Review | Dragon Quest VII: Fragments of the Forgotten Past


This review was originally posted on Nintendo Scene on 13th September 2016.

The other day I was having a somewhat heated discussion with a work colleague about the rise in remaster culture recently, or more specifically the tendency towards releasing remakes instead of new titles. As much as I agreed with him on various points, I held the point that sometimes players will not have played the titles originally and would likely love the opportunity to revisit old games to either see what the fuss was about, or to complete a franchise that they have have missed a couple from. One such occasion with me personally regarding my points is Dragon Quest. Now, I intend to right the wrong of missing it by playing Dragon Quest VII: Fragments of the Forgotten Past on Nintendo 3DS.

The story of DQVII is both elaborate and simple, slow and quick to unfold. Starting on your initial island, you are told that this little island you find yourself on is not only the solitary landmass in the world, but it is the only one that ever has been. Not believing this, and allying yourself with the prince of the little island, Keifer, and the daughter of your village’s mayor, Maribel, you begin your quest into discovering the world that is strangely missing. I can’t say much more about the plot without ruining major plot points, but needless to say you visit the other islands that disappeared, unlocking more of the world’s narrative and that of your characters like an exuberant jigsaw. The reason I said that the story is slow to unfold is because the game is rather slow-starting; once the narrative starts rolling it doesn’t stop, but there is a period at the beginning in which nothing really happens.


The writing of this title is both clever and incredibly funny at points. The names of various enemies throughout the game are puns that, short of being hilarious, did bring the occasional chuckle if only because of their ludicrous nature. Furthermore, and an adorable touch, is that the different people around the game world have different accents that are often subtly represented but noticeable. The impression this gives is of an immersive and diverse world. For this impression to be given, without even acknowledging the aesthetic proponents of the title, is wonderful and a testament to the writing and the game as a whole.

The gameplay is where this game truly shines its brightest. A solid return to the days of old JRPGs with proper turn-based strategy combat, dungeon exploration and reckless stealing from everyone you meet. Firstly, the exploration is a simple affair of using the circle pad to move and the shoulder buttons (L/R) to rotate the camera, using “A” to interact with objects, chests and people. Just the ability to rotate the camera so readily and easily adds to the simple but brilliant gameplay as simply exploring towns, where there can be objects and doors hidden in the most innocuous of places, can prove a daunting task when you’re stuck and you need to achieve something particular to progress.


In the field and in dungeons, enemies appear around that you can either avoid and run from or confront. The enemies will only chase you for a set period of time, but if they catch you (or you run into them) a battle starts. The action then switches momentarily to first person perspective to show the enemies in the battle whilst selecting actions and zooming out to show the actions occurring. The strict turn-based structure combat allows the selection of all of your characters actions, before activating that round of turns, so actions like healing and buffs/debuffs need to be considered in advance to avoid party members falling. The only occasion this becomes irritating is when you have additional characters with you that aren’t part of your party. These characters operate individually and outside your control, which can lead to the player accidentally healing characters that have been healed by these assists and therefore wasting precious MP. This, however, is a very small gripe against what is a remarkably solid gameplay experience.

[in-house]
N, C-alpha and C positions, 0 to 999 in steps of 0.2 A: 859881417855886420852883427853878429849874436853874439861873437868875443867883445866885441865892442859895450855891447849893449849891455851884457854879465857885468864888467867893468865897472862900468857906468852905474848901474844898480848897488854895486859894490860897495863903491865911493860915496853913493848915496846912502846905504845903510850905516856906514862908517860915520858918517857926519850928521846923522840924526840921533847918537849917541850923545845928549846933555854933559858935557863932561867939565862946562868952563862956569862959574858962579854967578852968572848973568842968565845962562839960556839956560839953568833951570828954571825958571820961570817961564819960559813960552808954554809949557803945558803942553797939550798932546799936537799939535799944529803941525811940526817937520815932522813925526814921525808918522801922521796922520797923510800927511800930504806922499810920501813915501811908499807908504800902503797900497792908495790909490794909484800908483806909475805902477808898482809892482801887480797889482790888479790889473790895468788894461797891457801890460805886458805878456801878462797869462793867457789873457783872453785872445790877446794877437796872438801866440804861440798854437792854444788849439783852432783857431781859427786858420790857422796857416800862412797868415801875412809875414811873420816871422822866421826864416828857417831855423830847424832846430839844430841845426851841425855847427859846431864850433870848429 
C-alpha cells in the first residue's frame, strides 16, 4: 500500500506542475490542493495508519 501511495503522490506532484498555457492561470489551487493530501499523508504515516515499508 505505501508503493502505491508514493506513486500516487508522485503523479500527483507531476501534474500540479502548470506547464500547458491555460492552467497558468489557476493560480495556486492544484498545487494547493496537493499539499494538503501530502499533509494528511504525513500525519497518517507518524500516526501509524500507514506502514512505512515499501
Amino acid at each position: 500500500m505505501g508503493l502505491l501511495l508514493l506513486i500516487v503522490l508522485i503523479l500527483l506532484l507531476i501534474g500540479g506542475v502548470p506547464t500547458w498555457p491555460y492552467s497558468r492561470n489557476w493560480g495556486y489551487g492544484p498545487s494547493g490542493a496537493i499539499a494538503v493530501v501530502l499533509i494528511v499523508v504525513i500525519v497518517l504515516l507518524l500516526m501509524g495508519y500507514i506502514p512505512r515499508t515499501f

To look at and to listen to, DQVII is astounding. The revived and enhanced graphics laid over the already beautiful cartoon aesthetic leave the game having the impression of a moving, playable anime. Furthermore this greatly enhances the game without losing the charm of the original. The character sprites, both main and even the NPC ones, are beautifully designed and expressive and the influence and vision of legendary artist Akira Toriyama can be seen in every asset in the game. As such, the world is perfectly believable and realised as a coherent whole and is wonderful to explore. The sound design, as with most games in the series, is absolutely stellar with some returning classic themes and catchy and fun new songs thrown into the beautiful mix. The end result is a solid experience that feels very whole and familiar, but astoundingly unique.


So, should you play Dragon Quest VII: Fragments of the Forgotten Past? I want to say a resounding yes, but it depends on your enjoyment when it comes to JRPGs. If you love them, this is utterly essential. It’s a hark back to the simpler and more solid experiences of the past, whilst still feeling fresh. If not, I would advise either caution or steering clear entirely. There won’t be much here to convince you on the genre. In general though, and personally speaking, it’s an incredible experience and I would highly recommend it.

Thank you to Nintendo for kindly supplying the review code to play this game.

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